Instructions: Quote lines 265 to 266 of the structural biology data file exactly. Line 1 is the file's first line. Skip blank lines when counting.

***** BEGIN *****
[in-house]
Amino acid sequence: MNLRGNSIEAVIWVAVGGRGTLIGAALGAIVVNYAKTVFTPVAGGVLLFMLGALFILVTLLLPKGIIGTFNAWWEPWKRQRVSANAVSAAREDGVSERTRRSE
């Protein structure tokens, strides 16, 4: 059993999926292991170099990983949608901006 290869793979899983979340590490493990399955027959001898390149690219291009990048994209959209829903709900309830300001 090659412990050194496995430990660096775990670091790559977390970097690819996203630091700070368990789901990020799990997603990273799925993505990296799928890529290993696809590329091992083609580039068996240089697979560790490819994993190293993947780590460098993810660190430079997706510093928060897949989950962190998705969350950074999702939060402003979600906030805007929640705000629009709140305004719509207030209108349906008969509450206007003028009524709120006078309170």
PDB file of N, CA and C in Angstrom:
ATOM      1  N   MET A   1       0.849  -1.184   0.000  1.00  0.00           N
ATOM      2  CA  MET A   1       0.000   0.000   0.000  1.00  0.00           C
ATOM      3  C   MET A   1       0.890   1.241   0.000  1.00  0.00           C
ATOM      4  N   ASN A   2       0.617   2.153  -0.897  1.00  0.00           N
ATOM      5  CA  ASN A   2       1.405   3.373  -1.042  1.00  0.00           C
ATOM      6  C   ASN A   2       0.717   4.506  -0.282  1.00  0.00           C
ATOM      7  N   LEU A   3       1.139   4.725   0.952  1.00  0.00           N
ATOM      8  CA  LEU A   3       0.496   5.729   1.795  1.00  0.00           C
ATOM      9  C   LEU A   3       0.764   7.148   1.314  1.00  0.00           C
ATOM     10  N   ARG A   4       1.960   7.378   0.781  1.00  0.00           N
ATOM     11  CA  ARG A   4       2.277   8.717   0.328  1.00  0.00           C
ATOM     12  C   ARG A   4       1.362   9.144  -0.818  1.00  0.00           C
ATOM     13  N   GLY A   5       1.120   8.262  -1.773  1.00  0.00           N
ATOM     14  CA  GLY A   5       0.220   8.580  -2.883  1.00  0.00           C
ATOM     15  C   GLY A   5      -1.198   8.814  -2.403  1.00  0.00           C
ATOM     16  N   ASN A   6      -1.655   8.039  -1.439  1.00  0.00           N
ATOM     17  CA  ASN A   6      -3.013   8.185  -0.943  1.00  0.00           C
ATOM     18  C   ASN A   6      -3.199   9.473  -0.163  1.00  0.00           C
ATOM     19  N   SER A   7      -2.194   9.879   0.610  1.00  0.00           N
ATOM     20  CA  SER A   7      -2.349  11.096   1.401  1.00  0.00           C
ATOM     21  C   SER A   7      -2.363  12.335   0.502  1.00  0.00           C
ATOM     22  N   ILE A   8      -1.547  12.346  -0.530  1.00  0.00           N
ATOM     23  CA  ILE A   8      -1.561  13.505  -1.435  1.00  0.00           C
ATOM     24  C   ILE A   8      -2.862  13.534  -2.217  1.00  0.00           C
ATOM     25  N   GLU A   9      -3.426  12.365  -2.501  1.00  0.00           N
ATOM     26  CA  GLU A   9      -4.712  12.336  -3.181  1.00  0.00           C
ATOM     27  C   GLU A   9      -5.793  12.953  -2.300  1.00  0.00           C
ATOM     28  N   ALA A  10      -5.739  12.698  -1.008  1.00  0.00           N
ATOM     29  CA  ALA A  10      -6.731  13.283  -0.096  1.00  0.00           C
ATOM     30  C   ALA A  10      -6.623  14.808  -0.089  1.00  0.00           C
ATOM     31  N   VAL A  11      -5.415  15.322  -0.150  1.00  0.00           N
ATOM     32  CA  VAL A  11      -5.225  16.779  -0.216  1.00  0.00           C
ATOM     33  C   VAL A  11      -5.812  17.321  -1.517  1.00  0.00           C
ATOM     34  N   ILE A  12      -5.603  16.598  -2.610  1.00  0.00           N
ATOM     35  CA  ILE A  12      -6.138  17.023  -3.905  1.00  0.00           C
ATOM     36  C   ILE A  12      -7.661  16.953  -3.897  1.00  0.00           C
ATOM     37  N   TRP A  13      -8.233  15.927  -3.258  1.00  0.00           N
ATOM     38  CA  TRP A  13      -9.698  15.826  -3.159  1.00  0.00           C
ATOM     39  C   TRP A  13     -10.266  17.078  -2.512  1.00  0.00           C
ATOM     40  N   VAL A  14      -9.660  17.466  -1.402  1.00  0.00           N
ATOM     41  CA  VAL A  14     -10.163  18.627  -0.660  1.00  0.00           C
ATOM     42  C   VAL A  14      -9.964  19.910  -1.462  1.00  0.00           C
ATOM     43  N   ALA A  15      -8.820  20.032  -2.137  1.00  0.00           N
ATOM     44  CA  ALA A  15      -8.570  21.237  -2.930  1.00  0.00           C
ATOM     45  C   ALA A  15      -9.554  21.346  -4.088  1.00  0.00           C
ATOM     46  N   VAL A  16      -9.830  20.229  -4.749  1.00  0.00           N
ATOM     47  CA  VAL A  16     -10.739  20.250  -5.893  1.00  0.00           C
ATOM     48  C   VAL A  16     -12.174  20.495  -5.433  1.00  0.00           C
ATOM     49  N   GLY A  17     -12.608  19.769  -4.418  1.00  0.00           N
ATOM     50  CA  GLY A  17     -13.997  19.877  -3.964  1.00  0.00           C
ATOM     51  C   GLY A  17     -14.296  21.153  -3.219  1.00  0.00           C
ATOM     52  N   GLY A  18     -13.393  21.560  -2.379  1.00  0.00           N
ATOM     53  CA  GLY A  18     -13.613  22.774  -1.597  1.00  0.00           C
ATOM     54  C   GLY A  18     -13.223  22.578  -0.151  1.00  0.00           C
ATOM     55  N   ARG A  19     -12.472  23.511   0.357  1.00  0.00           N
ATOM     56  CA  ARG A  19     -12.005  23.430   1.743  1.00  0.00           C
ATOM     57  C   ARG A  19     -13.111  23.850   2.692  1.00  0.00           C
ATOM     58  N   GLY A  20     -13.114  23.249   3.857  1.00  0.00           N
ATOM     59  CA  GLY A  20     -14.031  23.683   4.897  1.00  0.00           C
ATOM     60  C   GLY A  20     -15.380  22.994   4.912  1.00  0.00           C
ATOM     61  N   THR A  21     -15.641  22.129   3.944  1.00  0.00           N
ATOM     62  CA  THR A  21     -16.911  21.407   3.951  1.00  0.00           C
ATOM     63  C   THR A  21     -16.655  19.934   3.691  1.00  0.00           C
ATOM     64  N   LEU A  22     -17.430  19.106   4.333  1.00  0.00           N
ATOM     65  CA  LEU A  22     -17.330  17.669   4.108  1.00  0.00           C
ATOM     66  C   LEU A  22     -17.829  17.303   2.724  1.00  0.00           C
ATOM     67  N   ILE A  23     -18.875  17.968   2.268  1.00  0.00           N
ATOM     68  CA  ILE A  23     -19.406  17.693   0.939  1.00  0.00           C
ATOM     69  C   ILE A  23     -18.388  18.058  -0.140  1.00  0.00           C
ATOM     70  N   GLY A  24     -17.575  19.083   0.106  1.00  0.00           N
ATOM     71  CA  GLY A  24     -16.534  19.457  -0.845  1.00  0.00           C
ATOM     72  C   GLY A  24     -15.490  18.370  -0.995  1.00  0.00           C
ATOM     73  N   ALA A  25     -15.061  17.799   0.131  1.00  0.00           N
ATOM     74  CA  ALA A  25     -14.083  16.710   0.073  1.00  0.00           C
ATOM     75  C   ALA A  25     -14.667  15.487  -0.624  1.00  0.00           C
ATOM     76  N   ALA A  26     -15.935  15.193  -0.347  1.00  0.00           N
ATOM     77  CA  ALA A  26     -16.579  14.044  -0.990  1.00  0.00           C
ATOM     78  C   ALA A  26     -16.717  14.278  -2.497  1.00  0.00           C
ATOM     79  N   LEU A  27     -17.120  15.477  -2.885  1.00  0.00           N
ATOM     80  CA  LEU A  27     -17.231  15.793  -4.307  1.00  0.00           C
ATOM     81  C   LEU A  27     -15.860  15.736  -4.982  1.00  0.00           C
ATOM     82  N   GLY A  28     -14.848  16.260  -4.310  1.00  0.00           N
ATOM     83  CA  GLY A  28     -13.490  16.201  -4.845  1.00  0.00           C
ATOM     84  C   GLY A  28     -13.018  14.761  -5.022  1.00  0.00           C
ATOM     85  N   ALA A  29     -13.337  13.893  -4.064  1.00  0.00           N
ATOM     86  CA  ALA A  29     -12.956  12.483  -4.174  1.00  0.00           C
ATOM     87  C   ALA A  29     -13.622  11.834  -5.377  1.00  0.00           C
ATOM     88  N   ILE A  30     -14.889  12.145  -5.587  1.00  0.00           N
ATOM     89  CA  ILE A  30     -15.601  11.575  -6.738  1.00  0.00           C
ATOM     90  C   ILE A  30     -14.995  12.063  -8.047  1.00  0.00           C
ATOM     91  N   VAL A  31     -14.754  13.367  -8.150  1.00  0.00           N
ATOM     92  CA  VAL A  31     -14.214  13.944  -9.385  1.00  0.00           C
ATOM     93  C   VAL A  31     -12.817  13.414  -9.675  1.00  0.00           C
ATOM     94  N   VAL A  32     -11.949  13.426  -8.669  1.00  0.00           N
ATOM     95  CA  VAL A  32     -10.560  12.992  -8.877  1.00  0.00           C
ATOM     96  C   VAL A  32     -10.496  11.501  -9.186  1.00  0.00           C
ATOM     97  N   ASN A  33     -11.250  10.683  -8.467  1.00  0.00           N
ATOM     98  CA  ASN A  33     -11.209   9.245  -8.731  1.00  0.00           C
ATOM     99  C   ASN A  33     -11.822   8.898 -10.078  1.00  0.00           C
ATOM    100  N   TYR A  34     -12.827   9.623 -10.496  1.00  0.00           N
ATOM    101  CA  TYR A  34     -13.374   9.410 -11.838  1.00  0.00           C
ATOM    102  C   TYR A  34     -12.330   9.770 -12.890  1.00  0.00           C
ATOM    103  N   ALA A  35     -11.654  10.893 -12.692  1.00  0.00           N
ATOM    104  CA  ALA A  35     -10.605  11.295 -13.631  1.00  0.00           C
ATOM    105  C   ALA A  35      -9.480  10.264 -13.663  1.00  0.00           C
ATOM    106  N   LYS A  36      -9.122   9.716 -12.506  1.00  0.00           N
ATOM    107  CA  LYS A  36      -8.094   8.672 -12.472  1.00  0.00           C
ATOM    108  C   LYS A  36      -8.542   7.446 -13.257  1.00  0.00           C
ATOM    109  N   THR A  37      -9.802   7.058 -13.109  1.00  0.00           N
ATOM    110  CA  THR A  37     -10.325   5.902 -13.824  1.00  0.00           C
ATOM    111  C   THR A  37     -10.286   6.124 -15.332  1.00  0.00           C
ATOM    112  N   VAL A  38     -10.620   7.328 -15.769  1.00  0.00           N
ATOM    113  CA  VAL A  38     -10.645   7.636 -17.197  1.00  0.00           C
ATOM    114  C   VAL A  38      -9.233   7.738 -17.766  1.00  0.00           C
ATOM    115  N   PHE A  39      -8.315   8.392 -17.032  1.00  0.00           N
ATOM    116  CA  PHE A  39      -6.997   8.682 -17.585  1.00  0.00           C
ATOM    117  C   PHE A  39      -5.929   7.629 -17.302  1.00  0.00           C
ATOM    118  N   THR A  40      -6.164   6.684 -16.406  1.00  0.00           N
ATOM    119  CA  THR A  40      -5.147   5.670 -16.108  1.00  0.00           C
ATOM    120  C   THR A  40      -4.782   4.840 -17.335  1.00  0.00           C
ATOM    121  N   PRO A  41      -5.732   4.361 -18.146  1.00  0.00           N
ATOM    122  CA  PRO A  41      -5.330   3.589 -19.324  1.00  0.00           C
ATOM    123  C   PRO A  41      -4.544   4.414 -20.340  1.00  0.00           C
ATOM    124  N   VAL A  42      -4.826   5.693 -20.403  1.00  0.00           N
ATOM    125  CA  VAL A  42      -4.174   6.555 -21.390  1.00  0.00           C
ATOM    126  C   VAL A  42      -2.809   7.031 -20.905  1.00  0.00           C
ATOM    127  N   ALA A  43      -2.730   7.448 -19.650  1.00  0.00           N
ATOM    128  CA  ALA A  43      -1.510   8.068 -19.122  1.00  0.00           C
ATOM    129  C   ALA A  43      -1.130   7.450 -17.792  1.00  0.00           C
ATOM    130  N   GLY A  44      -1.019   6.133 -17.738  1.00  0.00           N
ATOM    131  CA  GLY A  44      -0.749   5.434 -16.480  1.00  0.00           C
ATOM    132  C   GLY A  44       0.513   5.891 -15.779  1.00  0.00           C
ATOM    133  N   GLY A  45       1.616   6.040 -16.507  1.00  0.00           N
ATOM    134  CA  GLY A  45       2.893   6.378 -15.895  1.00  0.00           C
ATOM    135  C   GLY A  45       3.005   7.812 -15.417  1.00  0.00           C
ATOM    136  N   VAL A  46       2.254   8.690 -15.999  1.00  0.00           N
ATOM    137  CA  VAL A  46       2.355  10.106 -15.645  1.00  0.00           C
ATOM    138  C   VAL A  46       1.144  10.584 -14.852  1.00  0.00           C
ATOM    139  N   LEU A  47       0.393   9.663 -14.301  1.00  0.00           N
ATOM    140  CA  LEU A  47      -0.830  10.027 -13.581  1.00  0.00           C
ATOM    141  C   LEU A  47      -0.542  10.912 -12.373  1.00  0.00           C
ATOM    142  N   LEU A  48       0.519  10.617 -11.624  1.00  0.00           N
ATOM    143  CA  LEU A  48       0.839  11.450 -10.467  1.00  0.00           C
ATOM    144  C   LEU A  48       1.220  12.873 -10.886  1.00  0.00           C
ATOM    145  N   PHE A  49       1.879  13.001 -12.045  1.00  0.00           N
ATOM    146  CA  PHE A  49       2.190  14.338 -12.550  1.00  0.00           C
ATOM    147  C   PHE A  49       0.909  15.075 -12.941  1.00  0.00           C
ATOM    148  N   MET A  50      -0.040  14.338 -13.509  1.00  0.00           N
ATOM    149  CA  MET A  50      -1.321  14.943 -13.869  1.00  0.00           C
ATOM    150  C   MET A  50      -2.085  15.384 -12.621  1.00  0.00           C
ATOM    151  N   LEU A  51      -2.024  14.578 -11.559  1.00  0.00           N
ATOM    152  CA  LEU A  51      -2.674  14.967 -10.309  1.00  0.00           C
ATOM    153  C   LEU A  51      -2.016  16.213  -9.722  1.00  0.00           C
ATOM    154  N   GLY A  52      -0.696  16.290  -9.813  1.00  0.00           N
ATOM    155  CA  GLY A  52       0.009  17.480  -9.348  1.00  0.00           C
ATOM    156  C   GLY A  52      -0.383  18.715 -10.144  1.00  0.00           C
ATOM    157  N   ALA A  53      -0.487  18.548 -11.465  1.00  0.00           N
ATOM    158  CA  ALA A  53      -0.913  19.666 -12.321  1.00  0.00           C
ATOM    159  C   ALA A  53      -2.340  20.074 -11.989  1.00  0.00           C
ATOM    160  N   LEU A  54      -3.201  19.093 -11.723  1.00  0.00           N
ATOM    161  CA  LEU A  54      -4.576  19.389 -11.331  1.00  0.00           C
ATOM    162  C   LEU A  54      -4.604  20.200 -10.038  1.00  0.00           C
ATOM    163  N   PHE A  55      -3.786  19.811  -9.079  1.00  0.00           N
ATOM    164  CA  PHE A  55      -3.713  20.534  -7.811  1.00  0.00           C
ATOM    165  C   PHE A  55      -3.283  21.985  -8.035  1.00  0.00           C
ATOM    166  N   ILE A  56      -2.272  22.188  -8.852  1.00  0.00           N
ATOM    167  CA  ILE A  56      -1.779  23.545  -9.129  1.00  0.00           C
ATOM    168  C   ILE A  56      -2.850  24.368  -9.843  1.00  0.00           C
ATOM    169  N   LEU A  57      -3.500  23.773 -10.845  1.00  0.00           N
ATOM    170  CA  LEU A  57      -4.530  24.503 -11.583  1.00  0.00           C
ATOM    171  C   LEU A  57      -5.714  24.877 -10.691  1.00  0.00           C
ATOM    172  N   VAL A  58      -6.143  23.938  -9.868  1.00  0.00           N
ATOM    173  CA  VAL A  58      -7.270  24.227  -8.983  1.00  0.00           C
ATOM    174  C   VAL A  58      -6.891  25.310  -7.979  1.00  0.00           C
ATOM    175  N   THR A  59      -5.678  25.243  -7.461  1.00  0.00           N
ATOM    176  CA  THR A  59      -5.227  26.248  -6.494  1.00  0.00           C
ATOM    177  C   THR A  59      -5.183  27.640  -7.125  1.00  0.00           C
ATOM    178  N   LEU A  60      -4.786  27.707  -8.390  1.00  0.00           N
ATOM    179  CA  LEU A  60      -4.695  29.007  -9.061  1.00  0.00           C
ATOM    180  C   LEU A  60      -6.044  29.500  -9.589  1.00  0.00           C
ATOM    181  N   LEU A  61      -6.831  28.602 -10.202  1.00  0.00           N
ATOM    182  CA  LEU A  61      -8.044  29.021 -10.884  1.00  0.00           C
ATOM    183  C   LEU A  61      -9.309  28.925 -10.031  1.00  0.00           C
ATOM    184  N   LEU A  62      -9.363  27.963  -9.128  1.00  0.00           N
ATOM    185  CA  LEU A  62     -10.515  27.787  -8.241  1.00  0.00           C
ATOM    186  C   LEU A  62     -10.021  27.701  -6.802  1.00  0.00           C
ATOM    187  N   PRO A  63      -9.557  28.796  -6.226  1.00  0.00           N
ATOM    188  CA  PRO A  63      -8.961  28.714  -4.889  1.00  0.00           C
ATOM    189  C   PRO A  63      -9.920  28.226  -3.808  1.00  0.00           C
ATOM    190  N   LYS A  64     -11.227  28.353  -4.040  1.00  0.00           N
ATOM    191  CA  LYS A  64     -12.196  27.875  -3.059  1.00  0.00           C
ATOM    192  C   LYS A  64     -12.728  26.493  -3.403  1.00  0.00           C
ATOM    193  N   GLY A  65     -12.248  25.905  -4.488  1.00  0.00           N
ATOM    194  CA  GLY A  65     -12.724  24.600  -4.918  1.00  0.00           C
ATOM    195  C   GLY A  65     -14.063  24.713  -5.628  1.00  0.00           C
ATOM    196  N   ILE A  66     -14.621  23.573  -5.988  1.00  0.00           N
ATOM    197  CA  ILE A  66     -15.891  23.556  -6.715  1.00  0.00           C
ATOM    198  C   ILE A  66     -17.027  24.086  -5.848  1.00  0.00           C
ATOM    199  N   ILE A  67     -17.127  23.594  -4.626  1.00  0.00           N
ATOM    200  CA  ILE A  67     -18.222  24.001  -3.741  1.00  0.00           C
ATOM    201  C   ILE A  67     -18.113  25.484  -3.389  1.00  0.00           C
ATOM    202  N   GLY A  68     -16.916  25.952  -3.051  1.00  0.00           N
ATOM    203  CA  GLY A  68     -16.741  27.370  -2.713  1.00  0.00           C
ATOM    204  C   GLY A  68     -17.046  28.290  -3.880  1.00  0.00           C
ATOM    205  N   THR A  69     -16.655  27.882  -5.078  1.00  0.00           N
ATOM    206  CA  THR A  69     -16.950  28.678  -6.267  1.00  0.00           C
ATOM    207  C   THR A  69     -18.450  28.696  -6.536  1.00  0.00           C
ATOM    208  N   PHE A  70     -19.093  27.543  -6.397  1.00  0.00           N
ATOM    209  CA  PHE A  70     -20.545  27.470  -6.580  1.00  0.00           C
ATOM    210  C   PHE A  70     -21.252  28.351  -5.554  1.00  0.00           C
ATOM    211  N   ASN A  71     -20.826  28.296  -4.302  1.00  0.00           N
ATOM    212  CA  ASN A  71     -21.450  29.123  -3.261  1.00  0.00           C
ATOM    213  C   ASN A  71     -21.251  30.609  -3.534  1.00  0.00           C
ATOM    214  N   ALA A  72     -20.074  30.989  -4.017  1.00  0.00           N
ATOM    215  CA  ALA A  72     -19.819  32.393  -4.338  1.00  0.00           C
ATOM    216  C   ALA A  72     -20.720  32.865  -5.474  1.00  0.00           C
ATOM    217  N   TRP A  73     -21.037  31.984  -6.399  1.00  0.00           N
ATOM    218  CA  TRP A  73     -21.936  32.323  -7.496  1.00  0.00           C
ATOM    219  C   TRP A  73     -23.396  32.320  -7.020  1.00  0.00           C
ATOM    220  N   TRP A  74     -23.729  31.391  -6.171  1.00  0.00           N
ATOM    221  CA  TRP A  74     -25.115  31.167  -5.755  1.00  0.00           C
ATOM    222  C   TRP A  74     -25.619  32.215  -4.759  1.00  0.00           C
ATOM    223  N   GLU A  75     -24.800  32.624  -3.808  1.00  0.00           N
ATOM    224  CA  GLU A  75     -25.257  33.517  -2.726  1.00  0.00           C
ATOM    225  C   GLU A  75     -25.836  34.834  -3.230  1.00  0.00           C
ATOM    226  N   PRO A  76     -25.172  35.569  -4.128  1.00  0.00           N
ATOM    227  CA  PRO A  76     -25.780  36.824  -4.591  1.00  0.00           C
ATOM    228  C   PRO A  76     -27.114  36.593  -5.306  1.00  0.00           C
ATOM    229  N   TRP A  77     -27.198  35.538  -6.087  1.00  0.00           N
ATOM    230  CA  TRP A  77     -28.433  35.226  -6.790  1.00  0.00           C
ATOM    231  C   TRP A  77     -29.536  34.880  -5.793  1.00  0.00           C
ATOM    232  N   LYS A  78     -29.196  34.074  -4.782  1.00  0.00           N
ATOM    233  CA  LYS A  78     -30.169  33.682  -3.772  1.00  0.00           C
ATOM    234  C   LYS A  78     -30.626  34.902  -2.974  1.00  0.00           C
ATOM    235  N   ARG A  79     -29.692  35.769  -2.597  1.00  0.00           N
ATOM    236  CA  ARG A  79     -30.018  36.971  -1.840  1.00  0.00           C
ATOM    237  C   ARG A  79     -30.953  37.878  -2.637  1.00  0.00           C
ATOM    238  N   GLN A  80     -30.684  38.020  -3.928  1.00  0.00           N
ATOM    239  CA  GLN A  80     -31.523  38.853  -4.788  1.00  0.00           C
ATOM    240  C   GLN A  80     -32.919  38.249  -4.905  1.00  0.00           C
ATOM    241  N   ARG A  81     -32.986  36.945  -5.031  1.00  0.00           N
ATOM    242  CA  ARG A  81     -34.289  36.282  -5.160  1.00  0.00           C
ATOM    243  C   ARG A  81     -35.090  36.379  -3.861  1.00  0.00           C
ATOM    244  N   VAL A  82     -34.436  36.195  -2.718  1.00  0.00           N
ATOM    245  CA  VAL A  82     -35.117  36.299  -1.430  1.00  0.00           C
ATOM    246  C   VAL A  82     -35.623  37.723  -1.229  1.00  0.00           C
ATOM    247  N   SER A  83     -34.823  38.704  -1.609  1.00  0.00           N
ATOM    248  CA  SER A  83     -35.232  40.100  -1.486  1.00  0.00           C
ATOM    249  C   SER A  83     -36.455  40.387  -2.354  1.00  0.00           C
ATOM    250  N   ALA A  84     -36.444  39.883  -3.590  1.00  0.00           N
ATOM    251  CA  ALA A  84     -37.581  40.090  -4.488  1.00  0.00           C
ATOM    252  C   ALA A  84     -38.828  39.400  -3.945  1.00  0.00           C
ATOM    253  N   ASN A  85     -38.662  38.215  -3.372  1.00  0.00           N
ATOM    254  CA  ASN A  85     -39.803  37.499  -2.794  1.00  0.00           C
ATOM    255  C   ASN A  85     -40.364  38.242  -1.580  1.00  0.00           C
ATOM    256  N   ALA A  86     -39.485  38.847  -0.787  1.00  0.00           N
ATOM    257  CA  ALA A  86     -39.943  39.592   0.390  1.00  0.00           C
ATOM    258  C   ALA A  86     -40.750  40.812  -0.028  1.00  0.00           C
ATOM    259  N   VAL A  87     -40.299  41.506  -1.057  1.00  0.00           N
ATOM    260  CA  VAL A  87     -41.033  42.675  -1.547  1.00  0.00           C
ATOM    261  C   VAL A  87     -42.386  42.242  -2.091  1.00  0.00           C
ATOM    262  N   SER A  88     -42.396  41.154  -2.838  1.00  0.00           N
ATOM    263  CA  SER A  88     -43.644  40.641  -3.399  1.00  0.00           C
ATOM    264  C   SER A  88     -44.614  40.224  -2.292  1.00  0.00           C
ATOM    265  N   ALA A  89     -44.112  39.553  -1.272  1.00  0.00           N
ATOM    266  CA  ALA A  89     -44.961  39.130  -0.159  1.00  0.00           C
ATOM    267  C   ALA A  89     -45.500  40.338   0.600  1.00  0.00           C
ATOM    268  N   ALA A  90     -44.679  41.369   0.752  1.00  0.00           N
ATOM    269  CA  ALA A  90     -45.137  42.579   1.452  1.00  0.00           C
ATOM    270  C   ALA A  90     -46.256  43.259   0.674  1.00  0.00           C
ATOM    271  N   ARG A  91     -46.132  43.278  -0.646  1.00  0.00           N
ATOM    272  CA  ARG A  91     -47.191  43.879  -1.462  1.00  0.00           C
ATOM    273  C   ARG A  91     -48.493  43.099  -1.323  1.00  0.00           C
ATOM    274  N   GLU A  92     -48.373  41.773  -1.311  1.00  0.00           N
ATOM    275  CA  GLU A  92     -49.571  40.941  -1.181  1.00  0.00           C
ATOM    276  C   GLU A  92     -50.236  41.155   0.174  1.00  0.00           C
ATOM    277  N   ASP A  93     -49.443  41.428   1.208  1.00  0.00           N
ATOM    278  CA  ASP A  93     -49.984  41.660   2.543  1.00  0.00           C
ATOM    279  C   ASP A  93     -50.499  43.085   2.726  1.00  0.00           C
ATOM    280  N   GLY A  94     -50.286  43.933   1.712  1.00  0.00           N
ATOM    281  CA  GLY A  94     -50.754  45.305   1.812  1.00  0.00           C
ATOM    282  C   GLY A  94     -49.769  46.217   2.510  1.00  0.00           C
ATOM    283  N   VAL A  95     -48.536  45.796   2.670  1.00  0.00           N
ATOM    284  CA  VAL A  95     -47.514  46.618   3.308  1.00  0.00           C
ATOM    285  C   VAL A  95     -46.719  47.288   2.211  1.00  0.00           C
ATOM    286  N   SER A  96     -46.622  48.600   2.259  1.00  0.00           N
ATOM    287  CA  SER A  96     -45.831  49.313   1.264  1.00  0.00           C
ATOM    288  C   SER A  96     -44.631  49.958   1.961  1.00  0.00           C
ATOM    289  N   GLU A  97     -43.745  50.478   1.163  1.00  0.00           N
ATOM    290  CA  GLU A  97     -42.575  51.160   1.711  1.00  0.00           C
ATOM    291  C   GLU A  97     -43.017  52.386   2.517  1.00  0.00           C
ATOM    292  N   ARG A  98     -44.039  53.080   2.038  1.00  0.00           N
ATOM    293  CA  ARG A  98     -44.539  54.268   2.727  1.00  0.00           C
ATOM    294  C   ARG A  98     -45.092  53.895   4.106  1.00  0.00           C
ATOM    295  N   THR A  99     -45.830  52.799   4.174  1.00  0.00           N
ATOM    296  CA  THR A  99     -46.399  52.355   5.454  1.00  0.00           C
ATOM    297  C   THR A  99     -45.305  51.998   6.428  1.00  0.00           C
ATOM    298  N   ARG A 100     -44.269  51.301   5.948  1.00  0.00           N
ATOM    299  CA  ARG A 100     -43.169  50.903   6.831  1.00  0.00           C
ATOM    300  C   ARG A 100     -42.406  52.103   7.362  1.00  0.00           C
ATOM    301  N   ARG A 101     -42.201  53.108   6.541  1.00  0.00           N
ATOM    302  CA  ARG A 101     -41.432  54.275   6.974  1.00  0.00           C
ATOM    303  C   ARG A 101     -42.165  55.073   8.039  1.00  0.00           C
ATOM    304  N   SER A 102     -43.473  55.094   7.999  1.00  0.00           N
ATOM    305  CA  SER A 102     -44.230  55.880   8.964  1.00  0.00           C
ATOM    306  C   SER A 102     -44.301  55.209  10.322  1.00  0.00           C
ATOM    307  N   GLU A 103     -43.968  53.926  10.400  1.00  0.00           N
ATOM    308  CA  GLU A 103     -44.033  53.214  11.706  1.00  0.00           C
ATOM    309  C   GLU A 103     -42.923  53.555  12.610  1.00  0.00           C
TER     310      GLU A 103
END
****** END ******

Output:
ATOM    261  C   VAL A  87     -42.386  42.242  -2.091  1.00  0.00           C
ATOM    262  N   SER A  88     -42.396  41.154  -2.838  1.00  0.00           N